There are growing concerns among Zimbabwean political parties and civic organisations that President Robert Mugabe – in power since independence from Britain in 1980 – is using the military to lay the groundwork for the 88 year old leader’s campaign for re-election in elections expected next year.
The military is believed to be pivotal in Mugabe’s continued stay in power, with army generals previously indicating that they would not salute anyone other than Mugabe. Inconclusive and bloody elections in 2008 lead to the current coalition government structure.
But the government of national unity has not been cohesive, with Prime Minister Morgan Tsvangirai’s MDC-T calling for security sector reforms and at one time saying army generals should retire from the military if they are interested in active politics. Mugabe’s Zanu-PF is opposed to crucial security sector reforms.
Prime Minister Morgan Tsvangirai’s MDC and the other smaller MDC lead by Professor Welshman Ncube have complained of the deployment of soldiers across the country where soldiers are effectively urging people to vote for Mugabe.
Although it could not be immediately ascertained how many army personnel had been deployed for alleged campaigning purposes, defenceWeb has been told that the military has deployed personnel to some areas in two of Zimbabwe’s large provinces, Manicaland – in eastern Zimbabwe – and Masvingo, along the road to the Beit Bridge border post with South Africa.
“There is a heavy presence of military people in Manicaland and Masvingo and people are afraid that the presence of soldiers is meant to force them to vote for Zanu-PF and President Mugabe in the forthcoming elections,” a civic society leader said over the weekend.
Traditional leaders in Masvingo are being summoned to attend meetings at the 4 Brigade headquarters. Reports say senior military officers are using the meetings with traditional leaders to map strategies aimed at swaying the vote in favour of Mugabe, who has enhanced military ties and cooperation with China.
Soldiers have also been allegedly disrupting political rallies of some parties, with Ncube’s MDC being the most affected after soldiers stormed his party’s rally in Mutoko.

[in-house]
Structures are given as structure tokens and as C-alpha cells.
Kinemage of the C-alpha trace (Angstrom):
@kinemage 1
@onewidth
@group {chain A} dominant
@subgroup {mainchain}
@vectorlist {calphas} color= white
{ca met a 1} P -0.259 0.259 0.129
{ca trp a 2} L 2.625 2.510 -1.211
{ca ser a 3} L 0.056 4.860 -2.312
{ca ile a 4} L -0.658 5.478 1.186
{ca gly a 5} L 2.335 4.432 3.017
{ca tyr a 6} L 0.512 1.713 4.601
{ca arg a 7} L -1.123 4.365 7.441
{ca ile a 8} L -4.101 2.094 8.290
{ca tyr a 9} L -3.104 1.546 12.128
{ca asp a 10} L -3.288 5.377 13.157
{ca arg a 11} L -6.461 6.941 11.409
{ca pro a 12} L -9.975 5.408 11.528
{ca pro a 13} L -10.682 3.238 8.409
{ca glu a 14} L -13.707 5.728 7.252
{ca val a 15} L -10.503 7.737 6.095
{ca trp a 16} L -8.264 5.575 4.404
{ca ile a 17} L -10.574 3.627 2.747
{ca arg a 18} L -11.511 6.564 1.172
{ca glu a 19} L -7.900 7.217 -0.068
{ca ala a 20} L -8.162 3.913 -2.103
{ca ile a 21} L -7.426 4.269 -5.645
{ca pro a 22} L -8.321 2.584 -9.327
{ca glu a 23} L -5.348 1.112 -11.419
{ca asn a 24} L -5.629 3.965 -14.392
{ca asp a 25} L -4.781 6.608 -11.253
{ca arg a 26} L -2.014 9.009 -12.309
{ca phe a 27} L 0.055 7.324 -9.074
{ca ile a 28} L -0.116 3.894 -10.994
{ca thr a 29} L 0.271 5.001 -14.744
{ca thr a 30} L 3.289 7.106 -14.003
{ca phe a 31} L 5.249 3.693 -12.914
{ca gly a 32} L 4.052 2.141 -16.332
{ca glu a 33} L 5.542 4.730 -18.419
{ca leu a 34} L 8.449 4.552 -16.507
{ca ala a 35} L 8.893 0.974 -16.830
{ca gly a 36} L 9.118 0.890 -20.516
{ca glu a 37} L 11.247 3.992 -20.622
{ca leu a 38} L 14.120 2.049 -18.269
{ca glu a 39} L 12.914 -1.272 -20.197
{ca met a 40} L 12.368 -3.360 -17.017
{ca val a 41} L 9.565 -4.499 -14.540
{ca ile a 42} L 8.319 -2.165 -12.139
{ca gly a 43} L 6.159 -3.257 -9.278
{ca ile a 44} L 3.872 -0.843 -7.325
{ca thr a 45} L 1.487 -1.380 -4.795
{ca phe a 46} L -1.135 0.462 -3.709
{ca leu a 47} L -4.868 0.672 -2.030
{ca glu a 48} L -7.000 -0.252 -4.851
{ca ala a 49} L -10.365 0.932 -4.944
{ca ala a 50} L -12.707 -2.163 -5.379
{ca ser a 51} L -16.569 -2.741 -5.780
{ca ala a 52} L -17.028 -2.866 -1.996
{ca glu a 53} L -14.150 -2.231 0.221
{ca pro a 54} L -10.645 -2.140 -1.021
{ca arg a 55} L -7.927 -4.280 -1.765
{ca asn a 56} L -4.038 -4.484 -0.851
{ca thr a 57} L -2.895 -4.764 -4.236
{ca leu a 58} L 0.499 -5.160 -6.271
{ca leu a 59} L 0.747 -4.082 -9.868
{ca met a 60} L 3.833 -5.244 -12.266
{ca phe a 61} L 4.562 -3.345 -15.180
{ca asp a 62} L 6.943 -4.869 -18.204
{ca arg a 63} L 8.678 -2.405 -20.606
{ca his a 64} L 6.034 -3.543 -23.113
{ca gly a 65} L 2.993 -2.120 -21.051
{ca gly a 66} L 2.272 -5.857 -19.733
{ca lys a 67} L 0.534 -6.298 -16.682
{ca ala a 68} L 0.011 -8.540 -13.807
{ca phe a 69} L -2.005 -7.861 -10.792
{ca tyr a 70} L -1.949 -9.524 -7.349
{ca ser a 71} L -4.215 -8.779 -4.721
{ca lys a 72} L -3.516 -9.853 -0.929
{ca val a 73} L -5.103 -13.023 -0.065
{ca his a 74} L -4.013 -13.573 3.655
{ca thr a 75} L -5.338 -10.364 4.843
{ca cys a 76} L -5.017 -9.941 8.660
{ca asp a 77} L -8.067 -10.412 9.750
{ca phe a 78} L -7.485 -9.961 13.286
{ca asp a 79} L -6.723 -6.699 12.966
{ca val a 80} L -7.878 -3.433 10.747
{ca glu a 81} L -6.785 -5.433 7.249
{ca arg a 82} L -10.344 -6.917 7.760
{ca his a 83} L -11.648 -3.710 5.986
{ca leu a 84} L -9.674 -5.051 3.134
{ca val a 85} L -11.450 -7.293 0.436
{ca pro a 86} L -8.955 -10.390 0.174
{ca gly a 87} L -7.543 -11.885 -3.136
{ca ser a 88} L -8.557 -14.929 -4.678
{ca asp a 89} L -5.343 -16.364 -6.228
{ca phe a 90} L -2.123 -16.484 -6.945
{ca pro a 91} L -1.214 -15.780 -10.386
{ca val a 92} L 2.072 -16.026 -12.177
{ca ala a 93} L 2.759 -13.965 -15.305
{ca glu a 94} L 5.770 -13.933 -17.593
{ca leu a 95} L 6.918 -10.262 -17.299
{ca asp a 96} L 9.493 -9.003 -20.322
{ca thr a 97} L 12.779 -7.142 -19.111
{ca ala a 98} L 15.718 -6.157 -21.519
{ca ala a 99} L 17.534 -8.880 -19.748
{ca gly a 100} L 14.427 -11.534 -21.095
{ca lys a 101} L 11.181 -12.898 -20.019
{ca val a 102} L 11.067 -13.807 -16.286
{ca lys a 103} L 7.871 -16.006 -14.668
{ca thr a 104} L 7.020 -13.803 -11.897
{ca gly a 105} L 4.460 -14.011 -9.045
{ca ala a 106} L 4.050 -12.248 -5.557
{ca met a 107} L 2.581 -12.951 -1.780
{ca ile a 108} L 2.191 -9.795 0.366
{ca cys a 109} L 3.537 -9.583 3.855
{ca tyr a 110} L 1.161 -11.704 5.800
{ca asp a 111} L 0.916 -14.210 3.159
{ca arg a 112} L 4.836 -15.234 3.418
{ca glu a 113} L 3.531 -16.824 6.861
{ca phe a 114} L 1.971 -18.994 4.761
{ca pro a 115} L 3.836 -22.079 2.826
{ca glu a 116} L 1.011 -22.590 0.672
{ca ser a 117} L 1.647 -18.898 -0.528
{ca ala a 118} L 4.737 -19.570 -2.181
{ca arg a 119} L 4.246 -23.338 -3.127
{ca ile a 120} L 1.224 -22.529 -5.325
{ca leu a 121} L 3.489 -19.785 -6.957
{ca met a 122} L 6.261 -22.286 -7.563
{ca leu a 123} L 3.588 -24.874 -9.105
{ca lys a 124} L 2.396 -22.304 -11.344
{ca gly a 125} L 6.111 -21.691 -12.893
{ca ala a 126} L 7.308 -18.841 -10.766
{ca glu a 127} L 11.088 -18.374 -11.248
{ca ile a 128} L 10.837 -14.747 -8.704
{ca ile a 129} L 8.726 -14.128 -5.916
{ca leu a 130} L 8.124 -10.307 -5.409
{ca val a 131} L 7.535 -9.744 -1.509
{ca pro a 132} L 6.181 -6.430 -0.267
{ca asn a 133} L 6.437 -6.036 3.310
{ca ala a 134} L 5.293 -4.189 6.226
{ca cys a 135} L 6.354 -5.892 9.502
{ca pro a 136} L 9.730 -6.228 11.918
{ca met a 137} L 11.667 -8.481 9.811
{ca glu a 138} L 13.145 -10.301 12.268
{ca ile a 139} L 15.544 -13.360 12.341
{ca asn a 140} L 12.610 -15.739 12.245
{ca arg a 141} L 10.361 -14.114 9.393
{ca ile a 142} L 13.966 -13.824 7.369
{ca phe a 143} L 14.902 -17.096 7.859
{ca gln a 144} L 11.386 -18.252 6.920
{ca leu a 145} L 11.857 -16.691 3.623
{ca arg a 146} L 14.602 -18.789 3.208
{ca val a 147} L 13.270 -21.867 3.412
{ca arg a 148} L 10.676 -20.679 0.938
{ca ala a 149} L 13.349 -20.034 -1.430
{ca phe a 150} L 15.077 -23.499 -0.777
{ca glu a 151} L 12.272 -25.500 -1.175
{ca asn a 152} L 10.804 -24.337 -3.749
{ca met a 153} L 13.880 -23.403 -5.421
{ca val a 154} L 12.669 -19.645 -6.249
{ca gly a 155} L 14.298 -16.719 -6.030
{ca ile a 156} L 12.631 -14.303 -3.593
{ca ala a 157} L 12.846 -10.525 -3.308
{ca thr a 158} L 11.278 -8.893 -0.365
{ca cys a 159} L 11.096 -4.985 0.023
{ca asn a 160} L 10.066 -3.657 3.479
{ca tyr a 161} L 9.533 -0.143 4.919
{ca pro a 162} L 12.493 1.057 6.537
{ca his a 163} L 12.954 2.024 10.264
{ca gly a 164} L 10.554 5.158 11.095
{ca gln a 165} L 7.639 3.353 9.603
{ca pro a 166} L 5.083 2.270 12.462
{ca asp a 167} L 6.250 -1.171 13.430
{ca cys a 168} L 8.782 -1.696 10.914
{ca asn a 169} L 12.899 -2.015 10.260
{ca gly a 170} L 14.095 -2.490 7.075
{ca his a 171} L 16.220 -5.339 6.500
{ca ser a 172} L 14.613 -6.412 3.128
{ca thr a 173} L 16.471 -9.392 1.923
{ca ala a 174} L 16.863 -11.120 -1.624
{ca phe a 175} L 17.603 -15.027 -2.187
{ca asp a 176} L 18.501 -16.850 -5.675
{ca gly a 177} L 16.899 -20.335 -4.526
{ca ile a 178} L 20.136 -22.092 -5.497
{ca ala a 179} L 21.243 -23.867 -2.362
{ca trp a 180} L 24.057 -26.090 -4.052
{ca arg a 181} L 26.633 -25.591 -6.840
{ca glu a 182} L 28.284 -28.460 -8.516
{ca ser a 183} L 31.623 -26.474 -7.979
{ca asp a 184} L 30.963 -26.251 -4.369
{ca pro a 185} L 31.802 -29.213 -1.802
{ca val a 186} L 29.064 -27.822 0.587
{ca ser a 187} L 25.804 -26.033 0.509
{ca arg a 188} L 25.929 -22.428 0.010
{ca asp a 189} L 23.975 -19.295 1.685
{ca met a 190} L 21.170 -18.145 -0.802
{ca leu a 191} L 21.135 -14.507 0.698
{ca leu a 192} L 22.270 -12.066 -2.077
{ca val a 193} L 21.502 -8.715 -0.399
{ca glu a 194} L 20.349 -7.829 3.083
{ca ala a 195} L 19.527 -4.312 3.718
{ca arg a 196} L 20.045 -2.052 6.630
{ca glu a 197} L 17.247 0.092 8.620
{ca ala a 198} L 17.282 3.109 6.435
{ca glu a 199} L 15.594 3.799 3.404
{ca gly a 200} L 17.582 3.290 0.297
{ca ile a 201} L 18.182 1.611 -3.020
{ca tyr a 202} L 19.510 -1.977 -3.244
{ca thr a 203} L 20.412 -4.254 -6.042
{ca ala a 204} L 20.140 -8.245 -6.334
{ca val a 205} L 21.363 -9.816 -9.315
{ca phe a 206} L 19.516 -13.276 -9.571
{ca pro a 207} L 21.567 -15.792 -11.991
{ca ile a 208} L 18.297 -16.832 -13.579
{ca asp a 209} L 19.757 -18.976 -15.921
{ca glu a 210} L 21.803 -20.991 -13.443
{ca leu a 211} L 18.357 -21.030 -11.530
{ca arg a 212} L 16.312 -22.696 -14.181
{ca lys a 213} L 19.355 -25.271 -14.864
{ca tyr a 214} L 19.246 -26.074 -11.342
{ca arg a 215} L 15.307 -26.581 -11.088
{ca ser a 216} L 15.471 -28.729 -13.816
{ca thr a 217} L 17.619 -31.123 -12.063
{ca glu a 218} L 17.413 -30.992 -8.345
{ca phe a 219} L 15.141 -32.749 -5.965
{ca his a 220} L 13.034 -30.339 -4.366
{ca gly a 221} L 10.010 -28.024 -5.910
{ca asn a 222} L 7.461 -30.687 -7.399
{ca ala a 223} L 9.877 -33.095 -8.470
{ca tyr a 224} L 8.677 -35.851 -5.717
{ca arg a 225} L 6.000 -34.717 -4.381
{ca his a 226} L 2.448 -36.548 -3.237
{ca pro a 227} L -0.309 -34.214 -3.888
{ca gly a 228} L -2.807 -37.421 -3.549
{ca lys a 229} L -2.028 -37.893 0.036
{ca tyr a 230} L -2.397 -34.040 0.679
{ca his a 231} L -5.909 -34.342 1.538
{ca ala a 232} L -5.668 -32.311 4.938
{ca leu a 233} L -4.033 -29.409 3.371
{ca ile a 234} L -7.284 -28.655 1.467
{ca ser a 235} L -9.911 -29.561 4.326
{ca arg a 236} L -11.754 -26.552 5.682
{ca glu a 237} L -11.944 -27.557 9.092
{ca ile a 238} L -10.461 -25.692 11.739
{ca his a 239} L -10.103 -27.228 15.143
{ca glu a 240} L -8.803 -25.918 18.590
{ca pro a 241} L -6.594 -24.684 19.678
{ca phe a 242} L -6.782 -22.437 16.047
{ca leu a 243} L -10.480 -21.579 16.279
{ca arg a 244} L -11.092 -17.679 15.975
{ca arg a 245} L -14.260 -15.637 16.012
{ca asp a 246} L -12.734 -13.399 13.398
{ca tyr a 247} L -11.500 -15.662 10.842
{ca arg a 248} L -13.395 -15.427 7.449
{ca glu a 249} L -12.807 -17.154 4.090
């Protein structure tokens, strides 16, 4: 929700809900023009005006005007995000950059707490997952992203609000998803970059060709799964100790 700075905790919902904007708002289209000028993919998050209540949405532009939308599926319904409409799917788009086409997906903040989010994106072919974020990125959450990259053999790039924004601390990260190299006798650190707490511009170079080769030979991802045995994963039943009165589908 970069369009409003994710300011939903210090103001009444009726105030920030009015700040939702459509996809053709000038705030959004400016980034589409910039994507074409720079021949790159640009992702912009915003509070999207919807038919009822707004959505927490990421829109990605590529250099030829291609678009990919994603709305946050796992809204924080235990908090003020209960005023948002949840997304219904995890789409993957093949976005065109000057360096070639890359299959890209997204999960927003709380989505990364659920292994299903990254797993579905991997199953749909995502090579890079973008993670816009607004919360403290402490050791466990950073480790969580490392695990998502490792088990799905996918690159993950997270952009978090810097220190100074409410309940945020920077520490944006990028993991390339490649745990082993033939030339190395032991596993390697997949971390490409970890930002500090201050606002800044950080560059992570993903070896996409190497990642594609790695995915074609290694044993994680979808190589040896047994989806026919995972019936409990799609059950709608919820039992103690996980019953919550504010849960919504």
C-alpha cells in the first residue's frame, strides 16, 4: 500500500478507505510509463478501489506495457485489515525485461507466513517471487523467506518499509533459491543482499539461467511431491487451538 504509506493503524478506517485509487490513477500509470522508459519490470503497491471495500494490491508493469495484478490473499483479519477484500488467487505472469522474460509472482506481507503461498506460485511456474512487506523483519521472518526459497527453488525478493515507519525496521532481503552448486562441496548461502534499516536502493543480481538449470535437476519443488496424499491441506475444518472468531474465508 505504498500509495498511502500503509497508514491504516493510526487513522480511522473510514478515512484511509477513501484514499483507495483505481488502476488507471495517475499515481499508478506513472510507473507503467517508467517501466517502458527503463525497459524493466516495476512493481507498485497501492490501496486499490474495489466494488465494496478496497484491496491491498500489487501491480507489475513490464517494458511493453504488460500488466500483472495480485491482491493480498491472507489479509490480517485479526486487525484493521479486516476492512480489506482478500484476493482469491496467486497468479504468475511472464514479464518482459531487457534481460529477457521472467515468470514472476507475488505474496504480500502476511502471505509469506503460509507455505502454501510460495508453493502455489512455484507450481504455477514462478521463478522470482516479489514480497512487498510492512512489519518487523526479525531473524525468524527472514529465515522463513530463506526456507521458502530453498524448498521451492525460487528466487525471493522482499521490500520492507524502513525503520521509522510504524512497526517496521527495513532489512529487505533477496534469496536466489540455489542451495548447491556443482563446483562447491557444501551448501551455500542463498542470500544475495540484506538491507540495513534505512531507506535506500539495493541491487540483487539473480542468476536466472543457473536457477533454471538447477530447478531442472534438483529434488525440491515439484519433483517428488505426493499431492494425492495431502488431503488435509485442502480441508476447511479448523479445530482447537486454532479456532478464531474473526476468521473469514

The army has denied that its members are disrupting political rallies, with army spokesperson, Alphios Makotore insisting that the military was not involved in such incidents. There was no immediate comment from Zanu-PF on concerns that it is using the military to lay the groundwork for Mugabe’s re-election campaign.
However, Kurauone Chihwayi, a spokesperson in Ncube’s MDC said soldiers in two trucks stormed the MDC rally in Mutoko earlier this month and “assaulted” supporters “viciously”.
Elections are now more likely next year although the MDC parties are opposing Mugabe’s March 2013 election date, saying the coalition government must complete crucial reforms for the security sector, the media and the electoral framework.
Human rights and civic organisations have called for the Zimbabwean military to be non-partisan and to respect the constitution.
“The military has no place in politics; they should stay in their barracks and desist from attacking those they see as opposing Zanu PF and Mugabe. We are afraid that the fresh elections that are being called for March next year could be too early as security sector reforms need to be put in place to reign in the military ahead of the elections,” said a civic society leader.
In November last year the Southern Africa Report, which focuses on political and economic intelligence issues in Africa, said that the Zimbabwe Defence Force had taken delivery of “the first of several consignments of Chinese small arms and equipment,” including 20 000 AK-47 assault rifles, uniforms, a dozen trucks and 21 000 pairs of handcuffs.